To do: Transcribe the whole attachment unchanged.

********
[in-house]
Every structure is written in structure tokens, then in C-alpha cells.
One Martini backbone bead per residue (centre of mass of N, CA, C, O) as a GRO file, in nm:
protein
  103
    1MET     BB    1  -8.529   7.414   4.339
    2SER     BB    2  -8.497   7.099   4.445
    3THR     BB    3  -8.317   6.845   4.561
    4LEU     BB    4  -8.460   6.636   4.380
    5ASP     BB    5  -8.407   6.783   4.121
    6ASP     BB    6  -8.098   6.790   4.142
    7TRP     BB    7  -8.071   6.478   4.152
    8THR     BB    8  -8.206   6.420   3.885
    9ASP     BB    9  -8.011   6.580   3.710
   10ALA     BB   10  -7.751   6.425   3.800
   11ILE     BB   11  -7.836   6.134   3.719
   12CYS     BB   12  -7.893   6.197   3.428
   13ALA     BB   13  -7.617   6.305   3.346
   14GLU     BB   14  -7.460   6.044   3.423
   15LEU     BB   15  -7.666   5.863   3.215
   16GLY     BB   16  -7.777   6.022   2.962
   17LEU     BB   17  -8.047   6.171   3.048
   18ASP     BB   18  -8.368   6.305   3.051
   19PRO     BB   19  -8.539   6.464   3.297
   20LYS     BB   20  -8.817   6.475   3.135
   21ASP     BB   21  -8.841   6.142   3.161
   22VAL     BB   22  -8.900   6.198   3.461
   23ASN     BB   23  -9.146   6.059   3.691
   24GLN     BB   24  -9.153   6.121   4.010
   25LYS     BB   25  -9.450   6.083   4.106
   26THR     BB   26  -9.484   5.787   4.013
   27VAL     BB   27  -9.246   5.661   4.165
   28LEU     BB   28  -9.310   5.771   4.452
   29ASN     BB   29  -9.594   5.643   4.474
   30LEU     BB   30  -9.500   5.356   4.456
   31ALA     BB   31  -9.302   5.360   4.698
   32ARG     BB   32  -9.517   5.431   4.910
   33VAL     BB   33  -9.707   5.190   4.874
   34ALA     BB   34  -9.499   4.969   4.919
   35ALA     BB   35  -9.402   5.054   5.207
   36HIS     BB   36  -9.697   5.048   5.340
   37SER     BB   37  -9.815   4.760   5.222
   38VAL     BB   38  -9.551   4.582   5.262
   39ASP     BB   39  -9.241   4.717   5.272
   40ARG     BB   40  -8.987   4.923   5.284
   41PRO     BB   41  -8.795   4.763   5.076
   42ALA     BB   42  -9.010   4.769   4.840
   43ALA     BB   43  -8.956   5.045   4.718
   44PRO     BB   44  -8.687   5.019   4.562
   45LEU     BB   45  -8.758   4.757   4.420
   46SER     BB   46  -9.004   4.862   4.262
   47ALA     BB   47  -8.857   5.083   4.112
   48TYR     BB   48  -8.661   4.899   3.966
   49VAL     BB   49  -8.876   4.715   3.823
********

[in-house]
Every structure is written in structure tokens, then in C-alpha cells.
One Martini backbone bead per residue (centre of mass of N, CA, C, O) as a GRO file, in nm:
protein
  103
    1MET     BB    1  -8.529   7.414   4.339
    2SER     BB    2  -8.497   7.099   4.445
    3THR     BB    3  -8.317   6.845   4.561
    4LEU     BB    4  -8.460   6.636   4.380
    5ASP     BB    5  -8.407   6.783   4.121
    6ASP     BB    6  -8.098   6.790   4.142
    7TRP     BB    7  -8.071   6.478   4.152
    8THR     BB    8  -8.206   6.420   3.885
    9ASP     BB    9  -8.011   6.580   3.710
   10ALA     BB   10  -7.751   6.425   3.800
   11ILE     BB   11  -7.836   6.134   3.719
   12CYS     BB   12  -7.893   6.197   3.428
   13ALA     BB   13  -7.617   6.305   3.346
   14GLU     BB   14  -7.460   6.044   3.423
   15LEU     BB   15  -7.666   5.863   3.215
   16GLY     BB   16  -7.777   6.022   2.962
   17LEU     BB   17  -8.047   6.171   3.048
   18ASP     BB   18  -8.368   6.305   3.051
   19PRO     BB   19  -8.539   6.464   3.297
   20LYS     BB   20  -8.817   6.475   3.135
   21ASP     BB   21  -8.841   6.142   3.161
   22VAL     BB   22  -8.900   6.198   3.461
   23ASN     BB   23  -9.146   6.059   3.691
   24GLN     BB   24  -9.153   6.121   4.010
   25LYS     BB   25  -9.450   6.083   4.106
   26THR     BB   26  -9.484   5.787   4.013
   27VAL     BB   27  -9.246   5.661   4.165
   28LEU     BB   28  -9.310   5.771   4.452
   29ASN     BB   29  -9.594   5.643   4.474
   30LEU     BB   30  -9.500   5.356   4.456
   31ALA     BB   31  -9.302   5.360   4.698
   32ARG     BB   32  -9.517   5.431   4.910
   33VAL     BB   33  -9.707   5.190   4.874
   34ALA     BB   34  -9.499   4.969   4.919
   35ALA     BB   35  -9.402   5.054   5.207
   36HIS     BB   36  -9.697   5.048   5.340
   37SER     BB   37  -9.815   4.760   5.222
   38VAL     BB   38  -9.551   4.582   5.262
   39ASP     BB   39  -9.241   4.717   5.272
   40ARG     BB   40  -8.987   4.923   5.284
   41PRO     BB   41  -8.795   4.763   5.076
   42ALA     BB   42  -9.010   4.769   4.840
   43ALA     BB   43  -8.956   5.045   4.718
   44PRO     BB   44  -8.687   5.019   4.562
   45LEU     BB   45  -8.758   4.757   4.420
   46SER     BB   46  -9.004   4.862   4.262
   47ALA     BB   47  -8.857   5.083   4.112
   48TYR     BB   48  -8.661   4.899   3.966
   49VAL     BB   49  -8.876   4.715   3.823